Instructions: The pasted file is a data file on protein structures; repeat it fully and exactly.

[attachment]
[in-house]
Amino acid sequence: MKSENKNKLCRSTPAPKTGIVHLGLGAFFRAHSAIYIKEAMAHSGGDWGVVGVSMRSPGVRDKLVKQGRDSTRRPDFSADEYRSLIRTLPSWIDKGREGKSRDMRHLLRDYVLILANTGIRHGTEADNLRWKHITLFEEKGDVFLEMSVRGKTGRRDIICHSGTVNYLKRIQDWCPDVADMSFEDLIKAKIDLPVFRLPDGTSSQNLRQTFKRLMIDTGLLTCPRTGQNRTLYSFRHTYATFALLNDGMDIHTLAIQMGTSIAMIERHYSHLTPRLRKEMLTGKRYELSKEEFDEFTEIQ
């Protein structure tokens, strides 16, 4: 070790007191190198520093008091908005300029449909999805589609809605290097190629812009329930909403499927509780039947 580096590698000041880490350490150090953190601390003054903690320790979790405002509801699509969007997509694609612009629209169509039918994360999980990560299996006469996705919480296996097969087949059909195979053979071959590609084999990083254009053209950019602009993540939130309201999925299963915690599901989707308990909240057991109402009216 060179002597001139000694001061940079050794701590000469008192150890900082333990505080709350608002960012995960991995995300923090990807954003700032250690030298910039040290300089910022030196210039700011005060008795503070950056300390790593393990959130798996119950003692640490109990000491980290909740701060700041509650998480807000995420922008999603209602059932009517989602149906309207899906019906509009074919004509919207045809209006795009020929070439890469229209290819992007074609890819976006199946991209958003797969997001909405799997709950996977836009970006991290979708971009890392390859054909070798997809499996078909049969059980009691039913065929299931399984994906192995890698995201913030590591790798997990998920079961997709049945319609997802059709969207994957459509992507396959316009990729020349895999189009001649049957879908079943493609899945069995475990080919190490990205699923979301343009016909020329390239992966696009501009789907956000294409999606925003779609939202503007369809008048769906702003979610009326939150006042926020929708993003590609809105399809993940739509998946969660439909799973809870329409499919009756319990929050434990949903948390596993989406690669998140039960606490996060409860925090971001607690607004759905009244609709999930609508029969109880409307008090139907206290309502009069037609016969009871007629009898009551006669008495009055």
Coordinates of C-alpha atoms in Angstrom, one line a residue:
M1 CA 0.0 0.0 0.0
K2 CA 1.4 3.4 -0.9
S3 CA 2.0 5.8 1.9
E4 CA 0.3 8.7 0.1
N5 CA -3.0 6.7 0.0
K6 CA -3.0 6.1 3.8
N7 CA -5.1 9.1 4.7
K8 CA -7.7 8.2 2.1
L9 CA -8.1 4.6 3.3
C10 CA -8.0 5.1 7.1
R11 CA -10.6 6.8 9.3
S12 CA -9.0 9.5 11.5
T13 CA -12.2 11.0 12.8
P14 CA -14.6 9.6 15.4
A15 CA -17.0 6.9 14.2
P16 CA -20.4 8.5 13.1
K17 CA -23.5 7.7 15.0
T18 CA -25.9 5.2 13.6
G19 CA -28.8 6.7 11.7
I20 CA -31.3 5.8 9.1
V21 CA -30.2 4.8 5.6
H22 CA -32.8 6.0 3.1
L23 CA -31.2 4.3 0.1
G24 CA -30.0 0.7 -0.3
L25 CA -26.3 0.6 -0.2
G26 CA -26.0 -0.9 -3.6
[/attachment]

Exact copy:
[in-house]
Amino acid sequence: MKSENKNKLCRSTPAPKTGIVHLGLGAFFRAHSAIYIKEAMAHSGGDWGVVGVSMRSPGVRDKLVKQGRDSTRRPDFSADEYRSLIRTLPSWIDKGREGKSRDMRHLLRDYVLILANTGIRHGTEADNLRWKHITLFEEKGDVFLEMSVRGKTGRRDIICHSGTVNYLKRIQDWCPDVADMSFEDLIKAKIDLPVFRLPDGTSSQNLRQTFKRLMIDTGLLTCPRTGQNRTLYSFRHTYATFALLNDGMDIHTLAIQMGTSIAMIERHYSHLTPRLRKEMLTGKRYELSKEEFDEFTEIQ
């Protein structure tokens, strides 16, 4: 070790007191190198520093008091908005300029449909999805589609809605290097190629812009329930909403499927509780039947 580096590698000041880490350490150090953190601390003054903690320790979790405002509801699509969007997509694609612009629209169509039918994360999980990560299996006469996705919480296996097969087949059909195979053979071959590609084999990083254009053209950019602009993540939130309201999925299963915690599901989707308990909240057991109402009216 060179002597001139000694001061940079050794701590000469008192150890900082333990505080709350608002960012995960991995995300923090990807954003700032250690030298910039040290300089910022030196210039700011005060008795503070950056300390790593393990959130798996119950003692640490109990000491980290909740701060700041509650998480807000995420922008999603209602059932009517989602149906309207899906019906509009074919004509919207045809209006795009020929070439890469229209290819992007074609890819976006199946991209958003797969997001909405799997709950996977836009970006991290979708971009890392390859054909070798997809499996078909049969059980009691039913065929299931399984994906192995890698995201913030590591790798997990998920079961997709049945319609997802059709969207994957459509992507396959316009990729020349895999189009001649049957879908079943493609899945069995475990080919190490990205699923979301343009016909020329390239992966696009501009789907956000294409999606925003779609939202503007369809008048769906702003979610009326939150006042926020929708993003590609809105399809993940739509998946969660439909799973809870329409499919009756319990929050434990949903948390596993989406690669998140039960606490996060409860925090971001607690607004759905009244609709999930609508029969109880409307008090139907206290309502009069037609016969009871007629009898009551006669008495009055």
Coordinates of C-alpha atoms in Angstrom, one line a residue:
M1 CA 0.0 0.0 0.0
K2 CA 1.4 3.4 -0.9
S3 CA 2.0 5.8 1.9
E4 CA 0.3 8.7 0.1
N5 CA -3.0 6.7 0.0
K6 CA -3.0 6.1 3.8
N7 CA -5.1 9.1 4.7
K8 CA -7.7 8.2 2.1
L9 CA -8.1 4.6 3.3
C10 CA -8.0 5.1 7.1
R11 CA -10.6 6.8 9.3
S12 CA -9.0 9.5 11.5
T13 CA -12.2 11.0 12.8
P14 CA -14.6 9.6 15.4
A15 CA -17.0 6.9 14.2
P16 CA -20.4 8.5 13.1
K17 CA -23.5 7.7 15.0
T18 CA -25.9 5.2 13.6
G19 CA -28.8 6.7 11.7
I20 CA -31.3 5.8 9.1
V21 CA -30.2 4.8 5.6
H22 CA -32.8 6.0 3.1
L23 CA -31.2 4.3 0.1
G24 CA -30.0 0.7 -0.3
L25 CA -26.3 0.6 -0.2
G26 CA -26.0 -0.9 -3.6